What if we drop the term destination?

Especially the tourism industry uses the term “destination” with a common undertone: We are talking about holiday islands and vacation homes. When a place becomes a destination then we think of somewhere we move towards from the outside. Destinations don’t lie along the way of a journey but they are the very aim. That these places developed over decades or centuries and that there are people who call them their home is often not included in the term (holiday) destination. Our expert for Place Management & Development Prof. Ares Kalandides, Institute of Place Management Manchester, critically reflects on the term destination and discusses, if we should drop it after all:

“The word ‘destination’ risks obliterating the place, turning it something you move towards, a point in the horizon. Yes, of course we all know that people live on that point in the horizon, but do we really care? Words matter because they shape the way we think. And the way we think shapes the way we act. The term destination becomes fuzzy when you start reconsidering the concept of the tourist (or visitor): It is not that you cannot make distinctions between locals and visitors, but these distinctions in many places (though by no means everywhere) become blurred.

Who exactly is a tourist? The one-off visitor from the other end of the globe who will visit once in their life as part of a tick-off list? The foreign student who spends six months in a university as part of an Erasmus programme? The artist who moves back and forth because she has an ongoing project or a series of projects in a foreign place (and probably also pays local taxes)? A flat owner who spends some weeks every year in a place away from his main home (and probably also pays local taxes)? The visitor from another town not very far away? A visitor from another neighbourhood? It is not that you cannot make distinctions between locals and visitors, but these distinctions in many places (though by no means everywhere) become blurred. Indeed, patters of mobility are very unequal, but people interact in places, creating new relations and changing the place as they do so. I would argue that the larger the gap in terms of economic (but also cultural and social) capital between groups of locals/visitors is, the easier it is to conceive the difference in terms of clear dichotomies, which may be of class rather than provenance – but this is a different argument.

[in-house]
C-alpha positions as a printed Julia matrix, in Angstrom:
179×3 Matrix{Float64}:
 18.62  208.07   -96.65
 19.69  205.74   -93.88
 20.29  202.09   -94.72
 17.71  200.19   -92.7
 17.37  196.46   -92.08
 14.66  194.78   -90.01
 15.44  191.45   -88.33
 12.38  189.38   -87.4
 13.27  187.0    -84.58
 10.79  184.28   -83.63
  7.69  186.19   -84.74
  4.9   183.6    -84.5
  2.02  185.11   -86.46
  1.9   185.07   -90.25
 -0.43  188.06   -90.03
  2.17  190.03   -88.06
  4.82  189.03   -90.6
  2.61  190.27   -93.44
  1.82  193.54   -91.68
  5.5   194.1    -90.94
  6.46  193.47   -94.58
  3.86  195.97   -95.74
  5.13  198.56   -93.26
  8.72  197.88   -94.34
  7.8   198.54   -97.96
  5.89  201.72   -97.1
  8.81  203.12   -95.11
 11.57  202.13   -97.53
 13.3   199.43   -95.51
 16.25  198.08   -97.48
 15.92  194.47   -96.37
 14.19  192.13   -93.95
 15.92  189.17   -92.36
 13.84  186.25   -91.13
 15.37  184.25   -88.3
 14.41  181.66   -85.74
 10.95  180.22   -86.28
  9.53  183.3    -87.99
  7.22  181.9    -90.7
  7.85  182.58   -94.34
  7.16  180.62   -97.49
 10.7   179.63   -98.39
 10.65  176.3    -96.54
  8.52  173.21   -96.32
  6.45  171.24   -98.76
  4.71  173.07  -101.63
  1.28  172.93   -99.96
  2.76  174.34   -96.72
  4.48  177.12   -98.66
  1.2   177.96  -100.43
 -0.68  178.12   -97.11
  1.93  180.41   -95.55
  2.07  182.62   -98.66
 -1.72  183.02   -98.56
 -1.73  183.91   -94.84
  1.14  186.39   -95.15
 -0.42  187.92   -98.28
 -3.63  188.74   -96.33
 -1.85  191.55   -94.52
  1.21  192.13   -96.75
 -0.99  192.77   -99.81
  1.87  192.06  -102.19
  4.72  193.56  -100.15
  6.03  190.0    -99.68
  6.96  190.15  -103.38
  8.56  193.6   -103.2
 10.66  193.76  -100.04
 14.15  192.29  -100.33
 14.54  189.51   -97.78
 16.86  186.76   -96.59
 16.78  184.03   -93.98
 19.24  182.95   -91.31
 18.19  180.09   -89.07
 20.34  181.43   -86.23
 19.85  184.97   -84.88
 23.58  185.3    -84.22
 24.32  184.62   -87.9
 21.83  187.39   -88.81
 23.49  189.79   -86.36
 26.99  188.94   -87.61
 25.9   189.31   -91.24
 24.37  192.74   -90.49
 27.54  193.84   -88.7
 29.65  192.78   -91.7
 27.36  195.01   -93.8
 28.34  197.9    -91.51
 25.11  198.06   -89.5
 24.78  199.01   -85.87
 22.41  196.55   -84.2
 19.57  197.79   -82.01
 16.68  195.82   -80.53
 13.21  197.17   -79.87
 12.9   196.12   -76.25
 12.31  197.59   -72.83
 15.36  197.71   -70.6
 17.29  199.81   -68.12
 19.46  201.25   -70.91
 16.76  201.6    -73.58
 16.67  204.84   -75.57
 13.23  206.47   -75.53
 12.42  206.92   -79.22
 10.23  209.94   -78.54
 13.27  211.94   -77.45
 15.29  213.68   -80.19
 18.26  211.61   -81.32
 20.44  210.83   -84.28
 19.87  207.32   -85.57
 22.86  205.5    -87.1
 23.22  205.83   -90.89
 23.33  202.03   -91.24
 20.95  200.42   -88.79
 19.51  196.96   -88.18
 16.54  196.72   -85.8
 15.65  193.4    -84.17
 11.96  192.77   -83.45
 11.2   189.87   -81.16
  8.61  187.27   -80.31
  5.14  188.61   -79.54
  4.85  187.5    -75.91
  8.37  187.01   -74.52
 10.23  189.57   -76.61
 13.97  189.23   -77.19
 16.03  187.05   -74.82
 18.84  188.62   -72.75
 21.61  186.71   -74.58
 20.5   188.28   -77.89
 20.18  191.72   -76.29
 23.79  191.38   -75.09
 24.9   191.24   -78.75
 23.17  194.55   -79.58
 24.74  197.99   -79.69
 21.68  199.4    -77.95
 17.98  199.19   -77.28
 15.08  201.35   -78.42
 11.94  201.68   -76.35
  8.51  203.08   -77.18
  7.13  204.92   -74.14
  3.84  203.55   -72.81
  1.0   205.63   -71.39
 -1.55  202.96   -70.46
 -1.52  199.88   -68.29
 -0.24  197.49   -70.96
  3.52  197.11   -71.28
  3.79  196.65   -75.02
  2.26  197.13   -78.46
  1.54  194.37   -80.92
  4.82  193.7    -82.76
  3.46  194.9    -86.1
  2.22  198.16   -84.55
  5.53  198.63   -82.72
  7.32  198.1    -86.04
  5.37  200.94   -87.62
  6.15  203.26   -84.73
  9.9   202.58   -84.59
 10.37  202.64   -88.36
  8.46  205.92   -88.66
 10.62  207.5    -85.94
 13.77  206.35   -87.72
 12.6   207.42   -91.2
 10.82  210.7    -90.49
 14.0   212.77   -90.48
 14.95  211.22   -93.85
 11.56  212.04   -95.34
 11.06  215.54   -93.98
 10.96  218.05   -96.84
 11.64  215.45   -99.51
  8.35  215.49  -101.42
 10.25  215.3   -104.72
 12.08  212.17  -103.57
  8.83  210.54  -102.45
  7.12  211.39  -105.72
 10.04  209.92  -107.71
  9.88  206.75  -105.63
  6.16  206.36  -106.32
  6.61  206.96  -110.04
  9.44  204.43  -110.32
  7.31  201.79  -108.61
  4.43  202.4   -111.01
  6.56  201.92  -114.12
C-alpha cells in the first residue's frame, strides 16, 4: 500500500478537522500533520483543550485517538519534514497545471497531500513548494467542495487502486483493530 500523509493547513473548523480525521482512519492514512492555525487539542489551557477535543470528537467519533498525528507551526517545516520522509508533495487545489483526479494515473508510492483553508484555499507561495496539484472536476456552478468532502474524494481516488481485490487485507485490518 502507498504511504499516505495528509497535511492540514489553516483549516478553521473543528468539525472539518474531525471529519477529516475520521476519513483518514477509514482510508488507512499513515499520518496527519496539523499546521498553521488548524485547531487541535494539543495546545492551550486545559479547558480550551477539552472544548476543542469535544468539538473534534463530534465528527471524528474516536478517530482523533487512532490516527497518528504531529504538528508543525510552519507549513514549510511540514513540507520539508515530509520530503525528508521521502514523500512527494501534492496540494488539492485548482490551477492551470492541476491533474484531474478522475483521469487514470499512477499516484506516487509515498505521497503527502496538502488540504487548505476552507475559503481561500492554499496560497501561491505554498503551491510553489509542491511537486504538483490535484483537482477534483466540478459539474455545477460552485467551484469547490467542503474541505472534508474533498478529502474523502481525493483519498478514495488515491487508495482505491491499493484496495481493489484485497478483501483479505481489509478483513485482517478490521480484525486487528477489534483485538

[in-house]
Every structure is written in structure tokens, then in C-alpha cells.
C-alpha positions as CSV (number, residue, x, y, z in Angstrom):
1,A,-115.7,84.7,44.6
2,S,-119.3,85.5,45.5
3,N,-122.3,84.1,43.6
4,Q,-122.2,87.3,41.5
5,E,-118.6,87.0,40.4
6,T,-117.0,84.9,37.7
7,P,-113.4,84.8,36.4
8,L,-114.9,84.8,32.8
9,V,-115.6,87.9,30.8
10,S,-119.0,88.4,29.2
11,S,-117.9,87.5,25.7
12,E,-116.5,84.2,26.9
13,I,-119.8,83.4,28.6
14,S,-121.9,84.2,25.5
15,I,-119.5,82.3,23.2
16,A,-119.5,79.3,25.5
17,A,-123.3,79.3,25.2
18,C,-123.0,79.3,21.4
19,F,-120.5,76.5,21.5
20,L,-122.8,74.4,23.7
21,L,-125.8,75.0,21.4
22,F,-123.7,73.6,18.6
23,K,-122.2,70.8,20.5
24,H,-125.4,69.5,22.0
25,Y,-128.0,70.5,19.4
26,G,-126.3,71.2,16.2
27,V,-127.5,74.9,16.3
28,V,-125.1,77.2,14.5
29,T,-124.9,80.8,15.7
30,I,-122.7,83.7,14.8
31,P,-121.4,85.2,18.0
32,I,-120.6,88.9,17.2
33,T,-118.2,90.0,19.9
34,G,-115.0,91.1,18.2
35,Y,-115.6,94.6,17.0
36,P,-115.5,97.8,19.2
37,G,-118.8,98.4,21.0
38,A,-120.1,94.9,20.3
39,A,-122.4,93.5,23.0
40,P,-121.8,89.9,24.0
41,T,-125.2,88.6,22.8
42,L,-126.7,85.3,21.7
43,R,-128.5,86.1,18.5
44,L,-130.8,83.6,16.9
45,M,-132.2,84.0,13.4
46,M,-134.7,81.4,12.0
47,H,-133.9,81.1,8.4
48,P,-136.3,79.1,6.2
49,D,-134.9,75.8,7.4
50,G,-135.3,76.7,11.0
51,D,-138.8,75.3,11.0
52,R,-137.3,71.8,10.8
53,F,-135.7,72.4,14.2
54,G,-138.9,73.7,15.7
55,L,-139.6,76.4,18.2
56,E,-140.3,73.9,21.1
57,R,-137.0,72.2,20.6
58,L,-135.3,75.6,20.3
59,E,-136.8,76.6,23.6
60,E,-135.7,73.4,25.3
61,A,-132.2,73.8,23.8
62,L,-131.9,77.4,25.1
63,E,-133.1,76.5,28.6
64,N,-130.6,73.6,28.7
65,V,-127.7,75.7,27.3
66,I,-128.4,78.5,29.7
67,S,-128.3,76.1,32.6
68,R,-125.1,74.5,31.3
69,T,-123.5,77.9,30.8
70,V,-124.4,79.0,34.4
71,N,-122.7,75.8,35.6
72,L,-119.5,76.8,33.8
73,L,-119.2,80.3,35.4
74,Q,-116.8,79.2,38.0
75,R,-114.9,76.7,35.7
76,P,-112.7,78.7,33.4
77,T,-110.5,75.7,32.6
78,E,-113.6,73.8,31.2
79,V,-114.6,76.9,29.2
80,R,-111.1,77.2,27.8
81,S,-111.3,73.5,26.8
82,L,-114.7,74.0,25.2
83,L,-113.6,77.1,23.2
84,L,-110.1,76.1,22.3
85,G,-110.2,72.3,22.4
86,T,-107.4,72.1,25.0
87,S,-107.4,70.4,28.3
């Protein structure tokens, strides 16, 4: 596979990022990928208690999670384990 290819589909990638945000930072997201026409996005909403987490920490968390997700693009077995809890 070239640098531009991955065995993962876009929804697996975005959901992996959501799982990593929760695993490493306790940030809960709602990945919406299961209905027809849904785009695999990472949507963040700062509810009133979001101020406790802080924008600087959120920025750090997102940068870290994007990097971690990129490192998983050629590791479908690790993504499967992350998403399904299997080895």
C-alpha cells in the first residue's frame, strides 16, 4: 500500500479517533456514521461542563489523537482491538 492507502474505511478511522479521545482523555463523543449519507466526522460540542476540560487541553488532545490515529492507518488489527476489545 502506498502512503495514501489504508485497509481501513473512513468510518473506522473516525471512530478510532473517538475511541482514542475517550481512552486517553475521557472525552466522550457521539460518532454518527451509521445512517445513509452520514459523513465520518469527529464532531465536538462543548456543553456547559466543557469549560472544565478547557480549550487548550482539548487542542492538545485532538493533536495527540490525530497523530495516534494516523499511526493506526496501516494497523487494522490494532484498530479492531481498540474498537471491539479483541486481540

Otherwise, we are talking about a continuum, with the permanent resident on one end, the one-off tourist from far away on the other, and a multitude of categories in between. The concept of destination is fixed to this second type of tourist – one-off from far away – the only one deemed a “real” tourist. I argue that the traditional idea of a tourist creates an overly simplistic dichotomy between local and visitor. There could be visitors from another neighbourhood who visit regularly or we could have visitors from far away, who, having family in the place, also visit frequently. There are innumerable possibilities. The Tourist is a figment of our imagination.

This is not just an intellectual exercise (although it is that, too). This kind of shift in vocabulary and thinking will mean that we will have to approach planning differently in places that receive visitors, who may stay shorter or longer, develop relationships with people in that place or not, return or stay away (see how the direction of the movement changes when we talk about “receiving” rather than “destination”?). Such  a shift can have a serious effect on how we plan infrastructure that would serve different groups with the same or competing needs.  It also changes the role of DMOs (Destination Marketing Organizations), who will then be there to manage a place – together with other place managers  – a task not limited to marketing a destination.

So, what if we drop the term destination altogether? What if we start talking about places where people meet – locals, visitors and everything in between?  Not just because I find the term destination neo-colonial and offensive (I do), but because it will change the way we think about and act on tourism and the relationship between people, places and mobility.”

The original article was published by Prof. Ares Kalandides on the Blog of the Institute of Place Management.

Here you can find more information about Prof. Ares Kalandides.